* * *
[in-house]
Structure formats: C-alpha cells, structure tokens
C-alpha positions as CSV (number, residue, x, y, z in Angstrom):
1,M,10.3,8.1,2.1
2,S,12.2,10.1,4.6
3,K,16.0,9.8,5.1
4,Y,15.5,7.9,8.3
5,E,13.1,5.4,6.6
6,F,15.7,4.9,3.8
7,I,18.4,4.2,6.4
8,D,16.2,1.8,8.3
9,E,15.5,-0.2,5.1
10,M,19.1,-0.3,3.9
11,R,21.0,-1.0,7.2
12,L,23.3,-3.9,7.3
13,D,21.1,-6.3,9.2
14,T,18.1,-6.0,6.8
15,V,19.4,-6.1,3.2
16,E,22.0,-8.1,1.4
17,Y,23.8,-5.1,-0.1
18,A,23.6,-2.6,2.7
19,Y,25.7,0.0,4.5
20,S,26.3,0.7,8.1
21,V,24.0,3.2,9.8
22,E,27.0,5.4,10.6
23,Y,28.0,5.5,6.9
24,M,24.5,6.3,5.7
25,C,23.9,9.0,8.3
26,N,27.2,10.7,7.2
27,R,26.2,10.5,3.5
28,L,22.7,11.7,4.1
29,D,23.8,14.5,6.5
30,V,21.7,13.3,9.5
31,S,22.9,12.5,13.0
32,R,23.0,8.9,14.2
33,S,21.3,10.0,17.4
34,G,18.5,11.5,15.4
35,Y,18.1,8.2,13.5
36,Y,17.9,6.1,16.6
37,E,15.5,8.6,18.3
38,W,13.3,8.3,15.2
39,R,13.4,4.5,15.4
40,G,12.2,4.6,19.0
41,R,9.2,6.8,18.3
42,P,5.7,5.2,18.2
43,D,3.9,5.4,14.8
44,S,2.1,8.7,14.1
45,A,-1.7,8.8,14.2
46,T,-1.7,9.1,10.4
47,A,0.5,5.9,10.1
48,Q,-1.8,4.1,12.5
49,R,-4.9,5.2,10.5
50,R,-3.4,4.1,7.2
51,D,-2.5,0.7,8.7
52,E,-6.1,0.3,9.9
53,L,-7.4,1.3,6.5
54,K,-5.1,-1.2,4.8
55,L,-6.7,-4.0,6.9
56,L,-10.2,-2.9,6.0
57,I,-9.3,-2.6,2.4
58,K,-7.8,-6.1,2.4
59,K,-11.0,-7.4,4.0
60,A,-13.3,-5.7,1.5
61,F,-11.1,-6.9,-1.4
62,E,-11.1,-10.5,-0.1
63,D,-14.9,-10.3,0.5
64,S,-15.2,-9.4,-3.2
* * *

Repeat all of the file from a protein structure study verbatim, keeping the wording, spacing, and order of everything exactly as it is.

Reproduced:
[in-house]
Structure formats: C-alpha cells, structure tokens
C-alpha positions as CSV (number, residue, x, y, z in Angstrom):
1,M,10.3,8.1,2.1
2,S,12.2,10.1,4.6
3,K,16.0,9.8,5.1
4,Y,15.5,7.9,8.3
5,E,13.1,5.4,6.6
6,F,15.7,4.9,3.8
7,I,18.4,4.2,6.4
8,D,16.2,1.8,8.3
9,E,15.5,-0.2,5.1
10,M,19.1,-0.3,3.9
11,R,21.0,-1.0,7.2
12,L,23.3,-3.9,7.3
13,D,21.1,-6.3,9.2
14,T,18.1,-6.0,6.8
15,V,19.4,-6.1,3.2
16,E,22.0,-8.1,1.4
17,Y,23.8,-5.1,-0.1
18,A,23.6,-2.6,2.7
19,Y,25.7,0.0,4.5
20,S,26.3,0.7,8.1
21,V,24.0,3.2,9.8
22,E,27.0,5.4,10.6
23,Y,28.0,5.5,6.9
24,M,24.5,6.3,5.7
25,C,23.9,9.0,8.3
26,N,27.2,10.7,7.2
27,R,26.2,10.5,3.5
28,L,22.7,11.7,4.1
29,D,23.8,14.5,6.5
30,V,21.7,13.3,9.5
31,S,22.9,12.5,13.0
32,R,23.0,8.9,14.2
33,S,21.3,10.0,17.4
34,G,18.5,11.5,15.4
35,Y,18.1,8.2,13.5
36,Y,17.9,6.1,16.6
37,E,15.5,8.6,18.3
38,W,13.3,8.3,15.2
39,R,13.4,4.5,15.4
40,G,12.2,4.6,19.0
41,R,9.2,6.8,18.3
42,P,5.7,5.2,18.2
43,D,3.9,5.4,14.8
44,S,2.1,8.7,14.1
45,A,-1.7,8.8,14.2
46,T,-1.7,9.1,10.4
47,A,0.5,5.9,10.1
48,Q,-1.8,4.1,12.5
49,R,-4.9,5.2,10.5
50,R,-3.4,4.1,7.2
51,D,-2.5,0.7,8.7
52,E,-6.1,0.3,9.9
53,L,-7.4,1.3,6.5
54,K,-5.1,-1.2,4.8
55,L,-6.7,-4.0,6.9
56,L,-10.2,-2.9,6.0
57,I,-9.3,-2.6,2.4
58,K,-7.8,-6.1,2.4
59,K,-11.0,-7.4,4.0
60,A,-13.3,-5.7,1.5
61,F,-11.1,-6.9,-1.4
62,E,-11.1,-10.5,-0.1
63,D,-14.9,-10.3,0.5
64,S,-15.2,-9.4,-3.2